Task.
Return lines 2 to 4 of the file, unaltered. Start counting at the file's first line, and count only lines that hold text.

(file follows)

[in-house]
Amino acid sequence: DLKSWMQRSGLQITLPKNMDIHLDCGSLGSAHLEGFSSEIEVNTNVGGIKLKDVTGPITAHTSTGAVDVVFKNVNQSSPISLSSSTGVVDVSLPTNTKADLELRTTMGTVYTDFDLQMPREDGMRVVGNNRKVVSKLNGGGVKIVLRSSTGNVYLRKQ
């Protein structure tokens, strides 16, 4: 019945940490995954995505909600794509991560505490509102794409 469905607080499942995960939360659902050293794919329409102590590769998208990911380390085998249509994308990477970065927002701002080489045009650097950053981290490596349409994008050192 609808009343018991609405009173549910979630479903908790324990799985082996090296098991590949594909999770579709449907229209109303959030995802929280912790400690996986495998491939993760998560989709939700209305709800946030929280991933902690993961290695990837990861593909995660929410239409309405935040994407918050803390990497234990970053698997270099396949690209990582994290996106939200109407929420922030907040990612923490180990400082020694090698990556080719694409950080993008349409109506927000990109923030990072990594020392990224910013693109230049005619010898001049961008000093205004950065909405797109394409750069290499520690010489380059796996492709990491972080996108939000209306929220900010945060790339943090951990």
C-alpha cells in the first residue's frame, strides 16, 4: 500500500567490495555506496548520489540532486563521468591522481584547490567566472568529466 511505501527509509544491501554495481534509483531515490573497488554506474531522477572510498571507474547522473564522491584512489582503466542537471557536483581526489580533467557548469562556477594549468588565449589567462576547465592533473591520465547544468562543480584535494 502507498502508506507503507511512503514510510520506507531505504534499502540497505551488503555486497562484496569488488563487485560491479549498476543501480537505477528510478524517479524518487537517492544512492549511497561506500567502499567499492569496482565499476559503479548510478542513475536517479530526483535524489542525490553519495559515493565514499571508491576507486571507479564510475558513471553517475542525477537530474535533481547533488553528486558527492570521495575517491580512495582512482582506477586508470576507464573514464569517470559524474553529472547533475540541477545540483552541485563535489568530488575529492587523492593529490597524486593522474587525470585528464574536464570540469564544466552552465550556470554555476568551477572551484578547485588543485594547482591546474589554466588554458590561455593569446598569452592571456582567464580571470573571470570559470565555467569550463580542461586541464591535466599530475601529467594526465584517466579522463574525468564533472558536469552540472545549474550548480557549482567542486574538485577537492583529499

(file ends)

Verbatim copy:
Amino acid sequence: DLKSWMQRSGLQITLPKNMDIHLDCGSLGSAHLEGFSSEIEVNTNVGGIKLKDVTGPITAHTSTGAVDVVFKNVNQSSPISLSSSTGVVDVSLPTNTKADLELRTTMGTVYTDFDLQMPREDGMRVVGNNRKVVSKLNGGGVKIVLRSSTGNVYLRKQ
């Protein structure tokens, strides 16, 4: 019945940490995954995505909600794509991560505490509102794409 469905607080499942995960939360659902050293794919329409102590590769998208990911380390085998249509994308990477970065927002701002080489045009650097950053981290490596349409994008050192 609808009343018991609405009173549910979630479903908790324990799985082996090296098991590949594909999770579709449907229209109303959030995802929280912790400690996986495998491939993760998560989709939700209305709800946030929280991933902690993961290695990837990861593909995660929410239409309405935040994407918050803390990497234990970053698997270099396949690209990582994290996106939200109407929420922030907040990612923490180990400082020694090698990556080719694409950080993008349409109506927000990109923030990072990594020392990224910013693109230049005619010898001049961008000093205004950065909405797109394409750069290499520690010489380059796996492709990491972080996108939000209306929220900010945060790339943090951990």
C-alpha cells in the first residue's frame, strides 16, 4: 500500500567490495555506496548520489540532486563521468591522481584547490567566472568529466 511505501527509509544491501554495481534509483531515490573497488554506474531522477572510498571507474547522473564522491584512489582503466542537471557536483581526489580533467557548469562556477594549468588565449589567462576547465592533473591520465547544468562543480584535494 502507498502508506507503507511512503514510510520506507531505504534499502540497505551488503555486497562484496569488488563487485560491479549498476543501480537505477528510478524517479524518487537517492544512492549511497561506500567502499567499492569496482565499476559503479548510478542513475536517479530526483535524489542525490553519495559515493565514499571508491576507486571507479564510475558513471553517475542525477537530474535533481547533488553528486558527492570521495575517491580512495582512482582506477586508470576507464573514464569517470559524474553529472547533475540541477545540483552541485563535489568530488575529492587523492593529490597524486593522474587525470585528464574536464570540469564544466552552465550556470554555476568551477572551484578547485588543485594547482591546474589554466588554458590561455593569446598569452592571456582567464580571470573571470570559470565555467569550463580542461586541464591535466599530475601529467594526465584517466579522463574525468564533472558536469552540472545549474550548480557549482567542486574538485577537492583529499